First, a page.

You wrote your master's thesis on Asian-American Buddhists and that meant interviewing almost 90 young Buddhists. Can you tell me about someone you remember from that research? 

I remember this great quote by Shubha, one of my interviews, someone of South Asian heritage and just talking about why it can feel so uncomfortable to be in meditation centers where it's predominantly white. And they were saying, I guess it's just the mix of people. It's easy to feel out of place when you're one grape in a bowl of apples, but a grape in a bowl of mixed fruit feels welcoming. 

It's funny to me that anger has come up a few times already in our conversation, both in the angry Asian Buddhist blog and in some of your own responses to what you encountered in your research. And the stereotype, of course, is the belief that if you are a good Buddhist, you've somehow moved beyond anger or you're above getting angry. Tell me what you've learned on that front. 

I think a lot I learned from Aaron, just that very title: Angry Asian Buddhist, as you pointed out, it gets people to stop and sit up because you don't expect Buddhists to be angry. But we also don't expect Asians to be angry. They're expected not to rock the boat.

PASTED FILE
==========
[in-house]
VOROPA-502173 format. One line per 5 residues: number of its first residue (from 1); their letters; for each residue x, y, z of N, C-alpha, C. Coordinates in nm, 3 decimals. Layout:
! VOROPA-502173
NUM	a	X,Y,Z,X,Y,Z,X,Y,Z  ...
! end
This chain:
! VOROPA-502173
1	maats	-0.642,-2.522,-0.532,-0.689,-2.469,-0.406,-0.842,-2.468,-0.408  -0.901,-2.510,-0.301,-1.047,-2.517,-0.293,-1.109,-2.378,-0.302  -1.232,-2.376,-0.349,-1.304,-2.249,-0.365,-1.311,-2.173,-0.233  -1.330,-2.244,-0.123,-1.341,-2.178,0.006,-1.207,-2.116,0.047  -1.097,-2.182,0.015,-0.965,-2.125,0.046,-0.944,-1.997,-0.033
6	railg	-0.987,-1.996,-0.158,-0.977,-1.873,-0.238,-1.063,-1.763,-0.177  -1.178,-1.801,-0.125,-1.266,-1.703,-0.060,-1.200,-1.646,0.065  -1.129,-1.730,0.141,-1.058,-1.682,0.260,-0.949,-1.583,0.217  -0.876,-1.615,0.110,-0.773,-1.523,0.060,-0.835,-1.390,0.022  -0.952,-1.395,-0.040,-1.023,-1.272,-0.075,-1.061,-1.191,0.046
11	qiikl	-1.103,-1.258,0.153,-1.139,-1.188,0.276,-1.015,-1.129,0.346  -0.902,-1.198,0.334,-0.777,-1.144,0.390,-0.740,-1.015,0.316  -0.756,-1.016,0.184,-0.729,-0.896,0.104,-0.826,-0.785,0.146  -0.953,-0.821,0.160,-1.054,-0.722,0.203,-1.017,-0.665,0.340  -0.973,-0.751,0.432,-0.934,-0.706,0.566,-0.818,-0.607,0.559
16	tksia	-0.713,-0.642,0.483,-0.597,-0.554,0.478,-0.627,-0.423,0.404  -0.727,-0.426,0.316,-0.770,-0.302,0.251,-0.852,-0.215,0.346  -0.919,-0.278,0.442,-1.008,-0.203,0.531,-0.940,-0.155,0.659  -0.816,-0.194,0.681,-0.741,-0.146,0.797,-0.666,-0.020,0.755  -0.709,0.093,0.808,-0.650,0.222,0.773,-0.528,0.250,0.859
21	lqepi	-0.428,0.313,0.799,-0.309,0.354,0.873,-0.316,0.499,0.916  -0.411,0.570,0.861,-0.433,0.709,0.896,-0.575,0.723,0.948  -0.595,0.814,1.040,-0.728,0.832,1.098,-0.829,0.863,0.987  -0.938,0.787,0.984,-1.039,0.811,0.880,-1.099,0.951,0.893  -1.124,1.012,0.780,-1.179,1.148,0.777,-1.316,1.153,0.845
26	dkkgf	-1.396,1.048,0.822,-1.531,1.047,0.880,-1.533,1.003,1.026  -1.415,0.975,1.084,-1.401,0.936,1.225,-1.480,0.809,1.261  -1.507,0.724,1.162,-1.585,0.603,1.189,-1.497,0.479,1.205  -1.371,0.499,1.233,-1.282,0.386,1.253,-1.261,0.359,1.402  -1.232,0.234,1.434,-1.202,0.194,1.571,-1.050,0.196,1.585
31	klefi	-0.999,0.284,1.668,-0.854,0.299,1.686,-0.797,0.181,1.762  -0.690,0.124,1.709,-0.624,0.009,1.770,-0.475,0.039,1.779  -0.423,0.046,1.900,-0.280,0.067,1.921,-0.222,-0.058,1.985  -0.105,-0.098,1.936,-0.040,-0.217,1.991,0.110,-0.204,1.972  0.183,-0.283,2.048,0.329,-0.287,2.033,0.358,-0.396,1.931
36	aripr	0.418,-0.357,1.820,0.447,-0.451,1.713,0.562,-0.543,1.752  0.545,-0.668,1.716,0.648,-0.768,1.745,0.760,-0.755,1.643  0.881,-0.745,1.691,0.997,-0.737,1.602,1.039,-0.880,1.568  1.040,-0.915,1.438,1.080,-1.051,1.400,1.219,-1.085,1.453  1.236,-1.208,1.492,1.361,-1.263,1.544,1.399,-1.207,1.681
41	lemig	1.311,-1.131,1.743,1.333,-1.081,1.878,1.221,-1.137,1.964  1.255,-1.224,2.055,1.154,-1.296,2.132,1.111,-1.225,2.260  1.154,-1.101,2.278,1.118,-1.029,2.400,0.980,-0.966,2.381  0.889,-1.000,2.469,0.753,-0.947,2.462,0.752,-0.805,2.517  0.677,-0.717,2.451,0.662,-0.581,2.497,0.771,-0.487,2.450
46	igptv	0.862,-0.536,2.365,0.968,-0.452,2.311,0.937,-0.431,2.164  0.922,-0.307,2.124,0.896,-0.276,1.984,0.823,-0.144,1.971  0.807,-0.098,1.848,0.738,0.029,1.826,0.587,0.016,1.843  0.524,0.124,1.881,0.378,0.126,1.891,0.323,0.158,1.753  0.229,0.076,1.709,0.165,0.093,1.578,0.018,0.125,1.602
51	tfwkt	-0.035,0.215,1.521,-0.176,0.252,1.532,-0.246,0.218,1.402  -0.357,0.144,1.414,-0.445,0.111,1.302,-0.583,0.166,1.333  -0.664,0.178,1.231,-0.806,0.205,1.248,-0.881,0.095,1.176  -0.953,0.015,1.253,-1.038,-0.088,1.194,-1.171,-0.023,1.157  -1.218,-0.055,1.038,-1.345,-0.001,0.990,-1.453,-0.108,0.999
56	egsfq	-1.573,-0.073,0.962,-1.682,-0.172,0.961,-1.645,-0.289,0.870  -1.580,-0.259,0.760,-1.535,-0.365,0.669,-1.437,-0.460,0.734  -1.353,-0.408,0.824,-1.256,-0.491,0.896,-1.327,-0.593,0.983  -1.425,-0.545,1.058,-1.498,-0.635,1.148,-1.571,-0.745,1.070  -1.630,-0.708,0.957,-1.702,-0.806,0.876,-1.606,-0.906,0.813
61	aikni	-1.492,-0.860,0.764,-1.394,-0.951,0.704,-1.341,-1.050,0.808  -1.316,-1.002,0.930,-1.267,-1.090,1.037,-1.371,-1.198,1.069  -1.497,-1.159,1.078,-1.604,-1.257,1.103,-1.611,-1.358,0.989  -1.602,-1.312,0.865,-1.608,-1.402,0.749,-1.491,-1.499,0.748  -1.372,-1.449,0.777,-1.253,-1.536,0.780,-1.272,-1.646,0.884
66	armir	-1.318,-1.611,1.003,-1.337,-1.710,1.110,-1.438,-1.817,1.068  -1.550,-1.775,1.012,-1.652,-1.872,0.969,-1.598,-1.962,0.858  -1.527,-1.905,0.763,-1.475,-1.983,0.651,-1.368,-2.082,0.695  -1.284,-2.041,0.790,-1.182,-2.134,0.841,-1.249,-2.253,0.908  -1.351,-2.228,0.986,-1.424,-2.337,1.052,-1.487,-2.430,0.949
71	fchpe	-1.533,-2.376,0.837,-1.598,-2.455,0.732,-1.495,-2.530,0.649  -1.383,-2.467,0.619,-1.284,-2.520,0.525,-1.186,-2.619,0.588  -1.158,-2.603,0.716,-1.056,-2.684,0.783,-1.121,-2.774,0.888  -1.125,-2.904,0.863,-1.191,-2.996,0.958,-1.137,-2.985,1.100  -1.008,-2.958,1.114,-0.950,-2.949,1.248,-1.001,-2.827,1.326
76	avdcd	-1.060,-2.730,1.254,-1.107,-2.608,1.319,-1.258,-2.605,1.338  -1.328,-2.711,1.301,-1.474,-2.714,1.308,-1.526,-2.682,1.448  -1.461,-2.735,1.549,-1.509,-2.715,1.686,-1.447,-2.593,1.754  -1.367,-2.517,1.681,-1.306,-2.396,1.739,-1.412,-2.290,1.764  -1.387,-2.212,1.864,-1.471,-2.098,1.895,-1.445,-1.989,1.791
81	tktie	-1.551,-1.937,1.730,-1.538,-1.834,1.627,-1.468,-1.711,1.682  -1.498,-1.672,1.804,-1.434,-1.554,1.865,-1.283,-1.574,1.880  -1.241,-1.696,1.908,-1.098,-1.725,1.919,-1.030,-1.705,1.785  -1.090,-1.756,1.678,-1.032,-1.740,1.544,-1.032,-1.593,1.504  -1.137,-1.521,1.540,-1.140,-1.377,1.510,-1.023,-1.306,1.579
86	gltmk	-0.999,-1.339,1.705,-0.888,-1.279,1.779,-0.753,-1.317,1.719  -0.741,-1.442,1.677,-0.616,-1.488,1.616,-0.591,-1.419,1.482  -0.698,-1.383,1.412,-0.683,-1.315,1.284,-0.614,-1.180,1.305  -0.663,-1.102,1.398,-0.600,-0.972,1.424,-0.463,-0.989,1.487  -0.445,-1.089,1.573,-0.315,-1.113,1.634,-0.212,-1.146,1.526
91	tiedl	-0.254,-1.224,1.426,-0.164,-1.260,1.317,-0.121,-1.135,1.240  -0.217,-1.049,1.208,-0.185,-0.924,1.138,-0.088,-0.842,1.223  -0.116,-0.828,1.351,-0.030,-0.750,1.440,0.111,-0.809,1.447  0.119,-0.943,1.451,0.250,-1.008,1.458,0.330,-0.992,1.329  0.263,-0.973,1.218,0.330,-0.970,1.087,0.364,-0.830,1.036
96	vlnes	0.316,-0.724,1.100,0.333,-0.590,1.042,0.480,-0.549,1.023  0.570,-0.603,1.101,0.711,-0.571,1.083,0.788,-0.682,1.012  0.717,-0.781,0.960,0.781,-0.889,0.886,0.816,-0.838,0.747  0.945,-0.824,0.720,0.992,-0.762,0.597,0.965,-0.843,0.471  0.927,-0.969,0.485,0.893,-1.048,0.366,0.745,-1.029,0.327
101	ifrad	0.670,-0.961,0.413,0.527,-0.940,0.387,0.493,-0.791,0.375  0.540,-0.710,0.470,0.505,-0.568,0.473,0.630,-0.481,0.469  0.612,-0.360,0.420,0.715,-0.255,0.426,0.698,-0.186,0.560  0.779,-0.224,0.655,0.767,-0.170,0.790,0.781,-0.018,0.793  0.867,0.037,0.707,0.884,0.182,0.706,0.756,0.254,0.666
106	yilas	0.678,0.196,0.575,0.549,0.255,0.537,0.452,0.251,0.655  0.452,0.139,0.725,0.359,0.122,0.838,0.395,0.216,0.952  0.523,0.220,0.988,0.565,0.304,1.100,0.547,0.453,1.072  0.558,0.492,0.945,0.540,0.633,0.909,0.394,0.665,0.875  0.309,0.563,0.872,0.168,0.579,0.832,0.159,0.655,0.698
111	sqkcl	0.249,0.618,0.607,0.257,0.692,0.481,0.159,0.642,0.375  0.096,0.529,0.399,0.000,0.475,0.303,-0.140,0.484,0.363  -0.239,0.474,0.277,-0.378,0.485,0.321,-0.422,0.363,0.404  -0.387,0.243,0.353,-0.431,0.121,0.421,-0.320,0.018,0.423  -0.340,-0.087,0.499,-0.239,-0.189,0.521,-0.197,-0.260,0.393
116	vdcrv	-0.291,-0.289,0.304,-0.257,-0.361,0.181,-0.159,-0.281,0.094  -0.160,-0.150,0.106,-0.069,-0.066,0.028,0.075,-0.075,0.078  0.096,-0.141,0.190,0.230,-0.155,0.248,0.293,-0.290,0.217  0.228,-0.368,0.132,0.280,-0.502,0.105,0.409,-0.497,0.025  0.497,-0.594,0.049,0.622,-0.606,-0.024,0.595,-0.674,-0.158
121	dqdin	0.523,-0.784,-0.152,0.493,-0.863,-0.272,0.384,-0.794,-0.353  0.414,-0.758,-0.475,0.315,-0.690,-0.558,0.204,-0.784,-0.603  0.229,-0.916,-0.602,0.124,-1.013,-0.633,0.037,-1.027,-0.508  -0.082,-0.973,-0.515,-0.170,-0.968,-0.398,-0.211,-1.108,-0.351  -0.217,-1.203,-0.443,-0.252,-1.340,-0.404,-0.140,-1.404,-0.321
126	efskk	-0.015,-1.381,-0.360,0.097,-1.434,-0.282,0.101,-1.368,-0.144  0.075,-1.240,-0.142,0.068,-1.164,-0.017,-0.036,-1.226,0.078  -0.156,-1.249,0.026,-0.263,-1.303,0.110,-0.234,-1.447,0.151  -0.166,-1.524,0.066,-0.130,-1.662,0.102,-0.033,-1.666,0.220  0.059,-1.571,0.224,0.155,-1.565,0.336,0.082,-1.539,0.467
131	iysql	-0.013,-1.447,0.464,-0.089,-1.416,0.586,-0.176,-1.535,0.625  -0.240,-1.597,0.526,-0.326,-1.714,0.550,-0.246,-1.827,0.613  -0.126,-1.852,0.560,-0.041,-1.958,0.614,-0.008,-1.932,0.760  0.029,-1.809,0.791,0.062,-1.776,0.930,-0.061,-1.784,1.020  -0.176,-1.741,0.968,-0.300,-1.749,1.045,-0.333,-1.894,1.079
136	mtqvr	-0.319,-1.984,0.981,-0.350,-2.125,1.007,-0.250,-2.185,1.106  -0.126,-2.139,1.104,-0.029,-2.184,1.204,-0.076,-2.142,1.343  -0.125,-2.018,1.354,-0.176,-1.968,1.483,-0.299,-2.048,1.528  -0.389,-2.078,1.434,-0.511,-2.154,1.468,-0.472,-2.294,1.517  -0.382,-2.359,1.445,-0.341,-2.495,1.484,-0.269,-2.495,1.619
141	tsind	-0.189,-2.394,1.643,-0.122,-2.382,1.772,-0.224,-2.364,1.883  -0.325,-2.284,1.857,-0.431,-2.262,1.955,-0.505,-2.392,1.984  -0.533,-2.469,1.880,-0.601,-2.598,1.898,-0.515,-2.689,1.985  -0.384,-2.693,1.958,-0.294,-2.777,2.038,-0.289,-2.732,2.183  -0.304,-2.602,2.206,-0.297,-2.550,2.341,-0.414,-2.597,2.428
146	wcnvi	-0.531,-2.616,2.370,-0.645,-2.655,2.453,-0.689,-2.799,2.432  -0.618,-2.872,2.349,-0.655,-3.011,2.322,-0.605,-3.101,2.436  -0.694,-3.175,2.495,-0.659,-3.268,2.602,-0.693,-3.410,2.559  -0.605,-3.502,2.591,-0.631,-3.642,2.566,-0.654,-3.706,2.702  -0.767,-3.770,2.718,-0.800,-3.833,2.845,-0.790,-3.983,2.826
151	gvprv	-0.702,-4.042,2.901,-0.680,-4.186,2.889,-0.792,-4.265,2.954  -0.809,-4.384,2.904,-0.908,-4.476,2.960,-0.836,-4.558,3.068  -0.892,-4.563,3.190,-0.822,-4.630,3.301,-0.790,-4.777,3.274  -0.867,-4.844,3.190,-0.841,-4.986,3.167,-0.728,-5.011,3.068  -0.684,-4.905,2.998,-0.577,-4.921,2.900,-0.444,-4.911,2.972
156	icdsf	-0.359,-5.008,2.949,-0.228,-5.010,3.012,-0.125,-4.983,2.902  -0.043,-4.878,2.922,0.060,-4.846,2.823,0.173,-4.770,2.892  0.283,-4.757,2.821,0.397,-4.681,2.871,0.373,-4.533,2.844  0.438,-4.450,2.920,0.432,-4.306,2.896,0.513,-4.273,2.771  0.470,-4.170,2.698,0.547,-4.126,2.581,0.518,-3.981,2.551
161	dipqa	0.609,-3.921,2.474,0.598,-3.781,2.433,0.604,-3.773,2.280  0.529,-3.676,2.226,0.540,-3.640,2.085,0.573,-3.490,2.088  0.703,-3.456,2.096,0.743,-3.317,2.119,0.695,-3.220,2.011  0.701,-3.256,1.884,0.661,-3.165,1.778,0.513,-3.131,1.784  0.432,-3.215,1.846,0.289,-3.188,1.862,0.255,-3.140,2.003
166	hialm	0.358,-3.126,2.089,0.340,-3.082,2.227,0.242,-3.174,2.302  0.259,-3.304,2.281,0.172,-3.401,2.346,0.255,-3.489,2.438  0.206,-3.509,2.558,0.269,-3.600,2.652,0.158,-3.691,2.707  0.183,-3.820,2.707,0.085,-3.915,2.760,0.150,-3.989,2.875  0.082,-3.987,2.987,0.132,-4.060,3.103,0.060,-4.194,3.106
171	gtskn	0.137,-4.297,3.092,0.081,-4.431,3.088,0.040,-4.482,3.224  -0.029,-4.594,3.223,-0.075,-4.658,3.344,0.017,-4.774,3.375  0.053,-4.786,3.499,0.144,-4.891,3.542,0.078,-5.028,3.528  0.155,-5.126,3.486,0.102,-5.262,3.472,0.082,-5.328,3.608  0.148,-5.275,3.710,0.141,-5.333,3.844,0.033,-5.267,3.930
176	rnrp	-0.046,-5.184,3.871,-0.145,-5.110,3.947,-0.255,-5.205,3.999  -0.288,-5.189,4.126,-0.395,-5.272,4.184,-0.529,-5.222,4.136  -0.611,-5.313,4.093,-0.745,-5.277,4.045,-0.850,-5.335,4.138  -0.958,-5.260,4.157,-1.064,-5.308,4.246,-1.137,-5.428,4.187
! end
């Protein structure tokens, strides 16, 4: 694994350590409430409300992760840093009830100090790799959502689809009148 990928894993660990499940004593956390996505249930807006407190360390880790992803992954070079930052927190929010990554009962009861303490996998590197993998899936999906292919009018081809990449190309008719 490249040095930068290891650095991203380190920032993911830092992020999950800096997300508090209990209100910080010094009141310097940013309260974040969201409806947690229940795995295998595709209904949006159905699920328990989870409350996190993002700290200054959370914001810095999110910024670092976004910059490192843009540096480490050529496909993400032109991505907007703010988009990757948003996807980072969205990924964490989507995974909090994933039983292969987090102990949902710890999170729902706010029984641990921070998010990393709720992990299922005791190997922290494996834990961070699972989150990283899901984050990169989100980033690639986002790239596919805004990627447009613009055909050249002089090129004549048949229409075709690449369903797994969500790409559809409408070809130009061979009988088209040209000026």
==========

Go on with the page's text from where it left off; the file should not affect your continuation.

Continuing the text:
I should say maybe Asians in the U.S. because the Asians I've encountered in Asia are all kinds of people and get to express themselves fully, emotionally and in all kinds of ways. But there's something about these insidious, racialized stereotypes within North America. Who do we expect to be angry? 

And so I think what struck me was that Aaron wasn't afraid to think about anger in the ways it can be like a skillful means. There's a flame on the cover of the book. And of course, the flame that gets out of control is a wildfire and devastating. But a flame can also be a spark. It can also warm us. And I think of that metaphor often when it comes to anger. 

Who gets to speak for American Buddhism? Why is it that it's not people who look like myself or not people who, these are my interviewees speaking, look like my parents or my grandparents?- Chenxing Han, author

I actually personally am someone who tends to be conflict-avoidant and wants to shy away from anger. But anger is often a protective energy. It's often telling us something that we need to know. And I think Aaron's anger again, I actually think it was rooted in a place coming from deep love. When we see people we love or care about get hurt, when we see injustice, I think anger is a very natural response. And then the next question is: how do we channel that? 

And what about your own anger? Are you getting in touch with it? Is it something you still try to keep at bay? 

I think that through chaplaincy training and through writing this book and just connecting with so many people and realizing, I'm not alone, it's totally normal and even healthy to feel this anger and to be able to experience the anger but also then channel it in creative ways, in ways that are not destructive — and I think keeping it bottled up actually feels kind of destructive — but really channeling anger or frustration. I don't particularly enjoy dwelling there forever but I think again as a spark, as a launching off point, I've come to be able to embrace it much more. 

This interview has been edited for length and clarity.

Produced and written by Kent Hoffman.